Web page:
### amsen's blog

By amsen, history, 8 months ago,

Hi all!

I'm one of the 2020 (better to say 2021) wf participants, according to this link there are two major differences between the upcoming WF and previous WFs:

• Each team member will be provided with a computer.
• The competition is scheduled to last four hours.

Obviously the first rule results in the second rule because when teams can write codes on three computers they are faster and so time should be reduced.

But the reason mentioned in the link for the first rule is " Individual computers are provided for health safety purposes. " which looks kinda meaningless.

The reason I say that, is that all team members which participate WF on-site are fully vaccinated, multiple times PCR tested people, and if they're infected by COVID, they will spread the virus between themselves in the hotel room they have to share or all the other places they are in touch together.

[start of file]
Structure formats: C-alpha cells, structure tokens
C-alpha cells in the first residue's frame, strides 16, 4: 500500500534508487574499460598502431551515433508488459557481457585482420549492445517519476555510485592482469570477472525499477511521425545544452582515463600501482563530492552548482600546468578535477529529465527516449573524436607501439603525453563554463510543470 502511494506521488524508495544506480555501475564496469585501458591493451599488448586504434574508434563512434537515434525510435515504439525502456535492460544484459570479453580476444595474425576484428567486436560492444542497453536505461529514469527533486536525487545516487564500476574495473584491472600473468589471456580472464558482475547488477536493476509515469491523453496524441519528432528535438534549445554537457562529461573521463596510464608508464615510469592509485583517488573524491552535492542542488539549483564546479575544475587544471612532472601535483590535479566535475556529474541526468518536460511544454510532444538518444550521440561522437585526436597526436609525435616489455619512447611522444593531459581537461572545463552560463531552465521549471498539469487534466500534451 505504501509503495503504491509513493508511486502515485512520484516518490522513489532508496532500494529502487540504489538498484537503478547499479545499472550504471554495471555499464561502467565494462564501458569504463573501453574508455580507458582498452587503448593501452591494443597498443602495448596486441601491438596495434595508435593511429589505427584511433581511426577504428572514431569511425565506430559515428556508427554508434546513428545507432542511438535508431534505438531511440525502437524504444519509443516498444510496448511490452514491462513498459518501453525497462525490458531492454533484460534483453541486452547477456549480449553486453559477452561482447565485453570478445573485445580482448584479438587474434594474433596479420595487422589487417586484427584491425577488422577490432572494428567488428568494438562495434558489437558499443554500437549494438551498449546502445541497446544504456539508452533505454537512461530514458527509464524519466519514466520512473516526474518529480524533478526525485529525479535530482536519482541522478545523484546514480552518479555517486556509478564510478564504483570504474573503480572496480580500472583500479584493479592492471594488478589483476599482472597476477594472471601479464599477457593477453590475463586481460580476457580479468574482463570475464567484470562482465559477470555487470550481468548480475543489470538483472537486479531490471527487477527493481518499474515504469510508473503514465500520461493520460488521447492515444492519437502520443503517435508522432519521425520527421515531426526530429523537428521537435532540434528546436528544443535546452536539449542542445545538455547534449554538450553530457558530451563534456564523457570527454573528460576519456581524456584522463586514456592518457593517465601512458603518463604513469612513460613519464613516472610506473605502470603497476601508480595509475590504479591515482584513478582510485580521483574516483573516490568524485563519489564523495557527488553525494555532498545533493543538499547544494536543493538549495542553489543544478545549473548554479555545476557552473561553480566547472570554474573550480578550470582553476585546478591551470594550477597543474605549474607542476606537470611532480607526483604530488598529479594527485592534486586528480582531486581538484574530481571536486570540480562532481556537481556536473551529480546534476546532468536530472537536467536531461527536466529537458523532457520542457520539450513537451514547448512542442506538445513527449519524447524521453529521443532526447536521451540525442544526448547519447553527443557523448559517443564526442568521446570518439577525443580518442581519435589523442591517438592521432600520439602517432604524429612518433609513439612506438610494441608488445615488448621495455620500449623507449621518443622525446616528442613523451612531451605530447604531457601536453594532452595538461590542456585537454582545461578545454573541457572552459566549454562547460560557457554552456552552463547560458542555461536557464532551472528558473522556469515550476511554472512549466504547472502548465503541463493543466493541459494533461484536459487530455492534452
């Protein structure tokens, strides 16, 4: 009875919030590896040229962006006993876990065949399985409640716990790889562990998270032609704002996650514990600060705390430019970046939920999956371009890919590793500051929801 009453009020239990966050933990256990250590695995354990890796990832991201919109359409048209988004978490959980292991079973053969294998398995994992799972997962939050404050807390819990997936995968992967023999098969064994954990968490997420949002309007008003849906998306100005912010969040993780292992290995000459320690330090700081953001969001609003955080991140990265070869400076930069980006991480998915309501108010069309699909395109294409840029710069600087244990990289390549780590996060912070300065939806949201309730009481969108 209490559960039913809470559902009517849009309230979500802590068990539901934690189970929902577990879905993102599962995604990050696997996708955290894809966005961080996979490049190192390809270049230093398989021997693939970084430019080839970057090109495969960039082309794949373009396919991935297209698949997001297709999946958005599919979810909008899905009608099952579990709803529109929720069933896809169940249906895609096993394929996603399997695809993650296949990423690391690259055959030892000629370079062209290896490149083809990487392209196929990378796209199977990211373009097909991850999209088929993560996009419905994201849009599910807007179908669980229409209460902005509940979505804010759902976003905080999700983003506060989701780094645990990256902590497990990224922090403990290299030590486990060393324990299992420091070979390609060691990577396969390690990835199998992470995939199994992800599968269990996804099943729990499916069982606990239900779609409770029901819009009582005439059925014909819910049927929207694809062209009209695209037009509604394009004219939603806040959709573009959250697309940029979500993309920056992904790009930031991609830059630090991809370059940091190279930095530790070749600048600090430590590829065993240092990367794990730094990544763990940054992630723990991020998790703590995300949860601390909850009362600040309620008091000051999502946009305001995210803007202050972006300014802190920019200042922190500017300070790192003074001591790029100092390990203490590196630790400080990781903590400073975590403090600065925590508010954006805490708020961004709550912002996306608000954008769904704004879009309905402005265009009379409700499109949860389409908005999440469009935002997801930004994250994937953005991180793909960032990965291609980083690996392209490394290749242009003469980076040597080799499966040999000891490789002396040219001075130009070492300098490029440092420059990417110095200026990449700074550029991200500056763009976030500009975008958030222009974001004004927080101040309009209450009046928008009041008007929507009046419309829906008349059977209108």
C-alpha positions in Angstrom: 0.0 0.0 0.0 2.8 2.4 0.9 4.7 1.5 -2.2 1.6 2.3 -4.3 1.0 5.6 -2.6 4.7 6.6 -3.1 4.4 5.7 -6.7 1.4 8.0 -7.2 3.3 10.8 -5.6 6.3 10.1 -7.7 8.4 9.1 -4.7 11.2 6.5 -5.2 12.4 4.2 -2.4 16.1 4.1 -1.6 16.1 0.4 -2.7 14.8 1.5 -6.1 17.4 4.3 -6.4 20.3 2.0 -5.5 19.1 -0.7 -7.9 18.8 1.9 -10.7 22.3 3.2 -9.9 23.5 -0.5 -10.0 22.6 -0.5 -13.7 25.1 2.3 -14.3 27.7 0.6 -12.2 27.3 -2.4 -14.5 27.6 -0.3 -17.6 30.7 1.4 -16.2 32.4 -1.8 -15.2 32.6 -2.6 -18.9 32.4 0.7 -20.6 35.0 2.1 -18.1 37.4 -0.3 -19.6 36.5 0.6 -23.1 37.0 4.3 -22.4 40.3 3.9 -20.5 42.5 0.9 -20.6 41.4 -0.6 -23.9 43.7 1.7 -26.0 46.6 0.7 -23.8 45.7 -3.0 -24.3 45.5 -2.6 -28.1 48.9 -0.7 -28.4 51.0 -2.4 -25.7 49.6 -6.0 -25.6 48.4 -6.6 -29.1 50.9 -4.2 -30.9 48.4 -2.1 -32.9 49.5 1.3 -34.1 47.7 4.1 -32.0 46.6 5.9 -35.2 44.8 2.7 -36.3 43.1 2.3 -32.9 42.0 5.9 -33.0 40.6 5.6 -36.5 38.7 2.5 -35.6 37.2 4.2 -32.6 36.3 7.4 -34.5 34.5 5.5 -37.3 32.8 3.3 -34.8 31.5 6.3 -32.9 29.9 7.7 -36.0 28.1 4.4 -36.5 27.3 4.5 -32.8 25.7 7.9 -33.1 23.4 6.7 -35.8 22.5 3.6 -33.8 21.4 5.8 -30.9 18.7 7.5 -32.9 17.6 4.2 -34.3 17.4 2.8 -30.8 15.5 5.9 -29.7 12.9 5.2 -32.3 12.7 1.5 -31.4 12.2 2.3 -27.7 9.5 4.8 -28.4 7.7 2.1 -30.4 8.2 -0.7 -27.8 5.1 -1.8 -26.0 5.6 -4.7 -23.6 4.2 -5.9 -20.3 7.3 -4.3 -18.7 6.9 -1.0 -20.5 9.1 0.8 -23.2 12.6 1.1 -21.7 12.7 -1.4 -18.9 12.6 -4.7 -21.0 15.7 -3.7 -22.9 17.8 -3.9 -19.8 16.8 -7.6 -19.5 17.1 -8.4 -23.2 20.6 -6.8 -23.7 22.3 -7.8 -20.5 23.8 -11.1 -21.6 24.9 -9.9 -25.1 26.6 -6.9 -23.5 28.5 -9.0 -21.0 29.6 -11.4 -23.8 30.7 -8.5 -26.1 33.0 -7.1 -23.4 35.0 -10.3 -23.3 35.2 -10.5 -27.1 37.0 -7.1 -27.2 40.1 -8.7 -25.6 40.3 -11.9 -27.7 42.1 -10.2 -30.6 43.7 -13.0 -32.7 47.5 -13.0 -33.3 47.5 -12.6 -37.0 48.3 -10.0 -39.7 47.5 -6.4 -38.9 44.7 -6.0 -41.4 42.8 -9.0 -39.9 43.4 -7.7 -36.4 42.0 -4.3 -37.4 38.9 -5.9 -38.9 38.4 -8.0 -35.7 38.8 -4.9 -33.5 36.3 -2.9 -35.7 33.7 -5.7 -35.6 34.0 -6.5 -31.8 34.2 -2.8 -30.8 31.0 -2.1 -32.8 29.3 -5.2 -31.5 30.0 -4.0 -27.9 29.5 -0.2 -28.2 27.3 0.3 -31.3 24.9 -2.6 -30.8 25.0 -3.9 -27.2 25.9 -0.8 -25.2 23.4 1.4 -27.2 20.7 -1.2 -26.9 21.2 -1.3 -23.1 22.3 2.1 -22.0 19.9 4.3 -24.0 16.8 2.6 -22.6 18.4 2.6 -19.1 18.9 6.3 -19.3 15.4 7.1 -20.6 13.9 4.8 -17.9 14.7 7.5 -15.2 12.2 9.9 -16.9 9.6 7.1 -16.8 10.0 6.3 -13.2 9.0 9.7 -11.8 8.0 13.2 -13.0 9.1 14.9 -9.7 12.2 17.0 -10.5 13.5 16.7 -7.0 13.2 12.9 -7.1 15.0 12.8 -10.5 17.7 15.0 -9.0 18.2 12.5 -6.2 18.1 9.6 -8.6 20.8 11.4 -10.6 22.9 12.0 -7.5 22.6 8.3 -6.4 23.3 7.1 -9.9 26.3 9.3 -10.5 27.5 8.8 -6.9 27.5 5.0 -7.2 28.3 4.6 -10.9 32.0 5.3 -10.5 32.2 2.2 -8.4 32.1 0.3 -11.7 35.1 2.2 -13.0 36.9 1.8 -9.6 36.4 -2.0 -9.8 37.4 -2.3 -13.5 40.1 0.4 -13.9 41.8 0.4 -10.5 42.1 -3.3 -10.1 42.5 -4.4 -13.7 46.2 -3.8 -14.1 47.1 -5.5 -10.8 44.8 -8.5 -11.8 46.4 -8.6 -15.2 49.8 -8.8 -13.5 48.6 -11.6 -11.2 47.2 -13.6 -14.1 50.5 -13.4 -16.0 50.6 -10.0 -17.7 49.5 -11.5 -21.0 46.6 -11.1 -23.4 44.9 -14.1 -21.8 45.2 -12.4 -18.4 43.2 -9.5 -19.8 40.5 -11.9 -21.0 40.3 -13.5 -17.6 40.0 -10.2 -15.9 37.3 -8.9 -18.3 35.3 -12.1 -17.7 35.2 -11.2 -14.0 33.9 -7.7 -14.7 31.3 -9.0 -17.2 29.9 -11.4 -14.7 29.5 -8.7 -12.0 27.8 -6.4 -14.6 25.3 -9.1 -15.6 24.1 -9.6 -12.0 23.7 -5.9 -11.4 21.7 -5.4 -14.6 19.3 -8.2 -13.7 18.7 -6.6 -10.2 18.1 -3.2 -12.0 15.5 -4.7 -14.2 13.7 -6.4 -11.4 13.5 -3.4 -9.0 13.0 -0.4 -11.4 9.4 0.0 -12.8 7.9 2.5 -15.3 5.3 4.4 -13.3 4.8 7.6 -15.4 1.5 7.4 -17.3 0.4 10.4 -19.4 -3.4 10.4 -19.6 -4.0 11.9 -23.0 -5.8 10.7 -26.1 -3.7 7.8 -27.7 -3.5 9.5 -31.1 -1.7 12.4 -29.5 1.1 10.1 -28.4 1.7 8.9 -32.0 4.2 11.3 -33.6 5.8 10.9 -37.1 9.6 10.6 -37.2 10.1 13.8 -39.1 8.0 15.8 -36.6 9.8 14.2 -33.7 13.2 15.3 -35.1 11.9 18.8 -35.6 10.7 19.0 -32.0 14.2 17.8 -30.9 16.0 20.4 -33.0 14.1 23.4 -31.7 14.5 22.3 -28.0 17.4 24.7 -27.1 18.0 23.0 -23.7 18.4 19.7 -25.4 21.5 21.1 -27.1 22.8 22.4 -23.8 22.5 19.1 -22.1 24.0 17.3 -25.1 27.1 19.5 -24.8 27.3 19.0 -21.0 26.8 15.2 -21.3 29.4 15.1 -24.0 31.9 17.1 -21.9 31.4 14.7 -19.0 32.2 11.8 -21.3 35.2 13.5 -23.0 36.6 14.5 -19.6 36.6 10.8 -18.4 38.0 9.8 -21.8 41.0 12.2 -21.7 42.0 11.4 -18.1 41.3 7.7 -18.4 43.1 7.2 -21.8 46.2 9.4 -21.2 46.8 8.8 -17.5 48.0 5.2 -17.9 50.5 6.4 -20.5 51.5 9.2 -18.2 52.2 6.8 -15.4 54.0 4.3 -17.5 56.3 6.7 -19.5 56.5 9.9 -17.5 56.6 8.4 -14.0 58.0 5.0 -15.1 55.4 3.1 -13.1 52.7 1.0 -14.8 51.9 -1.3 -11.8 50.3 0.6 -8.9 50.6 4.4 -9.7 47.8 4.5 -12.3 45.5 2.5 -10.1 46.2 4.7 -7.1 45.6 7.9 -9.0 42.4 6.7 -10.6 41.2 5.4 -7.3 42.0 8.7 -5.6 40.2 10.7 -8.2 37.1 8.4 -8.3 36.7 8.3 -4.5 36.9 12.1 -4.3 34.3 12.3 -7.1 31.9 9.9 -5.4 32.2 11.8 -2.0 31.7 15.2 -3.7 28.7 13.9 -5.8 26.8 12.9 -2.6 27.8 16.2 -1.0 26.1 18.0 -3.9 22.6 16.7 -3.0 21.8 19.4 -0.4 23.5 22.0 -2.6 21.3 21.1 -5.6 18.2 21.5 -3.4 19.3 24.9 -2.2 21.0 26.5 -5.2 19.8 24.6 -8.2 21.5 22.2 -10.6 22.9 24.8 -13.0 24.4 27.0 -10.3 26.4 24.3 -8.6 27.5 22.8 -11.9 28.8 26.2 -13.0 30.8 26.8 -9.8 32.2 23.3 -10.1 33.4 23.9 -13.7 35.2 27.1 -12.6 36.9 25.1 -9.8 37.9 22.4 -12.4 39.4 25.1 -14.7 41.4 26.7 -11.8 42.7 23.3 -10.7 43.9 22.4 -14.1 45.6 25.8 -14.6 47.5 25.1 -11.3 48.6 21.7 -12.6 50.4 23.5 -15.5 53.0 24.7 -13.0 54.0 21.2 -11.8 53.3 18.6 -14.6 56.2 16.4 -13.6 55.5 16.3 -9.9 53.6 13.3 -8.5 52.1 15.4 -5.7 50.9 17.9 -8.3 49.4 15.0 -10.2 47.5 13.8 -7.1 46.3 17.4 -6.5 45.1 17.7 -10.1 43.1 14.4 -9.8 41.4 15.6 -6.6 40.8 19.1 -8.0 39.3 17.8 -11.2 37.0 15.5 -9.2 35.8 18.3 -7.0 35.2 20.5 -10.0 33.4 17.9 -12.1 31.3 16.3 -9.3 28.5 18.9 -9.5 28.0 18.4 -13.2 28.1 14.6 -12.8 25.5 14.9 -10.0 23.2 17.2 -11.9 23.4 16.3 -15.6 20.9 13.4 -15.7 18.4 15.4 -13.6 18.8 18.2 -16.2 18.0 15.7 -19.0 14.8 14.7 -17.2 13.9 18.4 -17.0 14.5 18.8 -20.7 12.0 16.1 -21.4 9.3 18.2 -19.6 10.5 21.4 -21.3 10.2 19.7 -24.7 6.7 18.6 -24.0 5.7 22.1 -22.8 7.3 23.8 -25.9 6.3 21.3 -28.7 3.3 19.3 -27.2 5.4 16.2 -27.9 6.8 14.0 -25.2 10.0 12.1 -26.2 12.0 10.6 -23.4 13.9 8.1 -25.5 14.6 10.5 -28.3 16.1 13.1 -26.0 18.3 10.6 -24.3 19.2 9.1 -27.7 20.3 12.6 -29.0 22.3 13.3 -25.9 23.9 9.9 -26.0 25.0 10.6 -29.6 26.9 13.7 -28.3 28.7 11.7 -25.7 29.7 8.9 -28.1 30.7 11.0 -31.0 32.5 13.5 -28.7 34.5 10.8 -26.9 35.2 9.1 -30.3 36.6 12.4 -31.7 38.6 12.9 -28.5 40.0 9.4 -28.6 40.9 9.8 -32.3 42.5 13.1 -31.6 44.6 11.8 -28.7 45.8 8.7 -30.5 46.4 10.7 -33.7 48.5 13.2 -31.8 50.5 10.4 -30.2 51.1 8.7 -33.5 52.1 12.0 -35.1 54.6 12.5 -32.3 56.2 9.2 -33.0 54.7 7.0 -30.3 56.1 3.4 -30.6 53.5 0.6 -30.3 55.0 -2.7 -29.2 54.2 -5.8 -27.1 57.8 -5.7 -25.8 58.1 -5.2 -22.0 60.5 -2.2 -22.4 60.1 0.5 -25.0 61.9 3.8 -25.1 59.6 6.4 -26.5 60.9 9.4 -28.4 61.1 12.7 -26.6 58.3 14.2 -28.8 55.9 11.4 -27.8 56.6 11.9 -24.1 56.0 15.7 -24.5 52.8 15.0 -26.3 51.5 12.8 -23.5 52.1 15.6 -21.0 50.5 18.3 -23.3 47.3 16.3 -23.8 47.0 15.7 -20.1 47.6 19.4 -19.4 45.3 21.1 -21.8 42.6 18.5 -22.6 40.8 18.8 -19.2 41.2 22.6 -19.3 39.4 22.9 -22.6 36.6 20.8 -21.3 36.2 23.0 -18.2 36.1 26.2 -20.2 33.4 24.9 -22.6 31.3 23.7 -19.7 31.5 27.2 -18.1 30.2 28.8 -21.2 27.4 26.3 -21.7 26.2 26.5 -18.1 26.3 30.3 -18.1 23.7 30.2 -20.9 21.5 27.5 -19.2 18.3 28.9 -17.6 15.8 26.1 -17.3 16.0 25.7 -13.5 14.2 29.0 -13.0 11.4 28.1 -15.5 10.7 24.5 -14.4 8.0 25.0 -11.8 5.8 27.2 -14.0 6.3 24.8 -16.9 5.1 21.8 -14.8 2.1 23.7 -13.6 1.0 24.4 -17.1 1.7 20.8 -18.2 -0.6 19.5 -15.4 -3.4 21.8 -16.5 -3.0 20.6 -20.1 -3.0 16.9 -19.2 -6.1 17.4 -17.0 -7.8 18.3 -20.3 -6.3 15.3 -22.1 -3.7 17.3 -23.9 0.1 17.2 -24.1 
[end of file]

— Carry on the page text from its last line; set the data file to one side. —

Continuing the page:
The only logical reason for the first rule (in my opinion) is that it tries to synchronize two scoreboards ( ICPC World Finals Championship & ICPC World Finals Invitational which are defined in the link) which doesn't look like a fair trade off to me. And it is good to mention that it won't be a satisfying experience for two years awaiting participants if three team members are separated from each other meanwhile they have three computers. It isn't much different from online participation which was available a year ago.

Which one do you choose? to change ACM ICPC WF procedure for separation of three fully vaccinated, PCR tested people for health safety reasons or to experience a normal WF after two years of waiting?